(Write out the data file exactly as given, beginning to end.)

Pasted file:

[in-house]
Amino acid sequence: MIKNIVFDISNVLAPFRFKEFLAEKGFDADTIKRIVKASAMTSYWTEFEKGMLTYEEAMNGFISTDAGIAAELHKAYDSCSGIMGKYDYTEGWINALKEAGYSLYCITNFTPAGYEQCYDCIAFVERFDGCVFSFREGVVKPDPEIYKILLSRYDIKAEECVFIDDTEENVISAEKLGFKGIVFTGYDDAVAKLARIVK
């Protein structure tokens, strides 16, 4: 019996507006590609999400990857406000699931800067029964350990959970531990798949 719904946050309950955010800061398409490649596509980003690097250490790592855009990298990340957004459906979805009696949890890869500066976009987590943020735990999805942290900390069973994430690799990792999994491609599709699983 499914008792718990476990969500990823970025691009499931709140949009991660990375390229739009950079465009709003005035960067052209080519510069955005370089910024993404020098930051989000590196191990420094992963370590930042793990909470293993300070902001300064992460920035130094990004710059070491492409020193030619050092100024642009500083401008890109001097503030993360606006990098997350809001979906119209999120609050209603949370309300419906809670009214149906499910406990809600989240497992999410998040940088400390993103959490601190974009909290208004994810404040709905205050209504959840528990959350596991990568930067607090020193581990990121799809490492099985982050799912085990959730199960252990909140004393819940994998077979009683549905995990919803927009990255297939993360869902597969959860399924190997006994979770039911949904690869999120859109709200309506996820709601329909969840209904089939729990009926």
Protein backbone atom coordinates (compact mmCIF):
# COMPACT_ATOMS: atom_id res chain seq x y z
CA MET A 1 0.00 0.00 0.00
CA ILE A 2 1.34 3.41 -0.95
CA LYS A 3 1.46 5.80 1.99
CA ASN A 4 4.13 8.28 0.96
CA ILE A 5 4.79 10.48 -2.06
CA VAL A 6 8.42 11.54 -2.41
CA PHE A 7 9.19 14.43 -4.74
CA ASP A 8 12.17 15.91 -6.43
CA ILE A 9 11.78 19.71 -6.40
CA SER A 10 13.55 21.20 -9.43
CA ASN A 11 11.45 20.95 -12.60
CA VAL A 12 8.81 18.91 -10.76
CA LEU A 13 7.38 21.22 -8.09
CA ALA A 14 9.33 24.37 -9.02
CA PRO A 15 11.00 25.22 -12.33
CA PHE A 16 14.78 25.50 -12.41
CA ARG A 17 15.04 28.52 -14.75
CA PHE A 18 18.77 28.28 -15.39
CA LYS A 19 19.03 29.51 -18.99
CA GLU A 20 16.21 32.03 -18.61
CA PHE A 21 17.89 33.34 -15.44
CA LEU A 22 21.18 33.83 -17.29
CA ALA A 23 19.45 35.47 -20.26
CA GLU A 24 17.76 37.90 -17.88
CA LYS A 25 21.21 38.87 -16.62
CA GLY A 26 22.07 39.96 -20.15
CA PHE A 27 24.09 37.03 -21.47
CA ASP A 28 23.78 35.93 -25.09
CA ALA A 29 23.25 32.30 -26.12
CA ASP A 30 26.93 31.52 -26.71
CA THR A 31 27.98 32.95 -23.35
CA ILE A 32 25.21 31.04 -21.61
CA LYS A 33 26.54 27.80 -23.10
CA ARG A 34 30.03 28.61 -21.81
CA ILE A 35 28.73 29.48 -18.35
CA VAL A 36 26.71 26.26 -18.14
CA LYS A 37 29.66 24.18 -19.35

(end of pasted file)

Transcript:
[in-house]
Amino acid sequence: MIKNIVFDISNVLAPFRFKEFLAEKGFDADTIKRIVKASAMTSYWTEFEKGMLTYEEAMNGFISTDAGIAAELHKAYDSCSGIMGKYDYTEGWINALKEAGYSLYCITNFTPAGYEQCYDCIAFVERFDGCVFSFREGVVKPDPEIYKILLSRYDIKAEECVFIDDTEENVISAEKLGFKGIVFTGYDDAVAKLARIVK
């Protein structure tokens, strides 16, 4: 019996507006590609999400990857406000699931800067029964350990959970531990798949 719904946050309950955010800061398409490649596509980003690097250490790592855009990298990340957004459906979805009696949890890869500066976009987590943020735990999805942290900390069973994430690799990792999994491609599709699983 499914008792718990476990969500990823970025691009499931709140949009991660990375390229739009950079465009709003005035960067052209080519510069955005370089910024993404020098930051989000590196191990420094992963370590930042793990909470293993300070902001300064992460920035130094990004710059070491492409020193030619050092100024642009500083401008890109001097503030993360606006990098997350809001979906119209999120609050209603949370309300419906809670009214149906499910406990809600989240497992999410998040940088400390993103959490601190974009909290208004994810404040709905205050209504959840528990959350596991990568930067607090020193581990990121799809490492099985982050799912085990959730199960252990909140004393819940994998077979009683549905995990919803927009990255297939993360869902597969959860399924190997006994979770039911949904690869999120859109709200309506996820709601329909969840209904089939729990009926």
Protein backbone atom coordinates (compact mmCIF):
# COMPACT_ATOMS: atom_id res chain seq x y z
CA MET A 1 0.00 0.00 0.00
CA ILE A 2 1.34 3.41 -0.95
CA LYS A 3 1.46 5.80 1.99
CA ASN A 4 4.13 8.28 0.96
CA ILE A 5 4.79 10.48 -2.06
CA VAL A 6 8.42 11.54 -2.41
CA PHE A 7 9.19 14.43 -4.74
CA ASP A 8 12.17 15.91 -6.43
CA ILE A 9 11.78 19.71 -6.40
CA SER A 10 13.55 21.20 -9.43
CA ASN A 11 11.45 20.95 -12.60
CA VAL A 12 8.81 18.91 -10.76
CA LEU A 13 7.38 21.22 -8.09
CA ALA A 14 9.33 24.37 -9.02
CA PRO A 15 11.00 25.22 -12.33
CA PHE A 16 14.78 25.50 -12.41
CA ARG A 17 15.04 28.52 -14.75
CA PHE A 18 18.77 28.28 -15.39
CA LYS A 19 19.03 29.51 -18.99
CA GLU A 20 16.21 32.03 -18.61
CA PHE A 21 17.89 33.34 -15.44
CA LEU A 22 21.18 33.83 -17.29
CA ALA A 23 19.45 35.47 -20.26
CA GLU A 24 17.76 37.90 -17.88
CA LYS A 25 21.21 38.87 -16.62
CA GLY A 26 22.07 39.96 -20.15
CA PHE A 27 24.09 37.03 -21.47
CA ASP A 28 23.78 35.93 -25.09
CA ALA A 29 23.25 32.30 -26.12
CA ASP A 30 26.93 31.52 -26.71
CA THR A 31 27.98 32.95 -23.35
CA ILE A 32 25.21 31.04 -21.61
CA LYS A 33 26.54 27.80 -23.10
CA ARG A 34 30.03 28.61 -21.81
CA ILE A 35 28.73 29.48 -18.35
CA VAL A 36 26.71 26.26 -18.14
CA LYS A 37 29.66 24.18 -19.35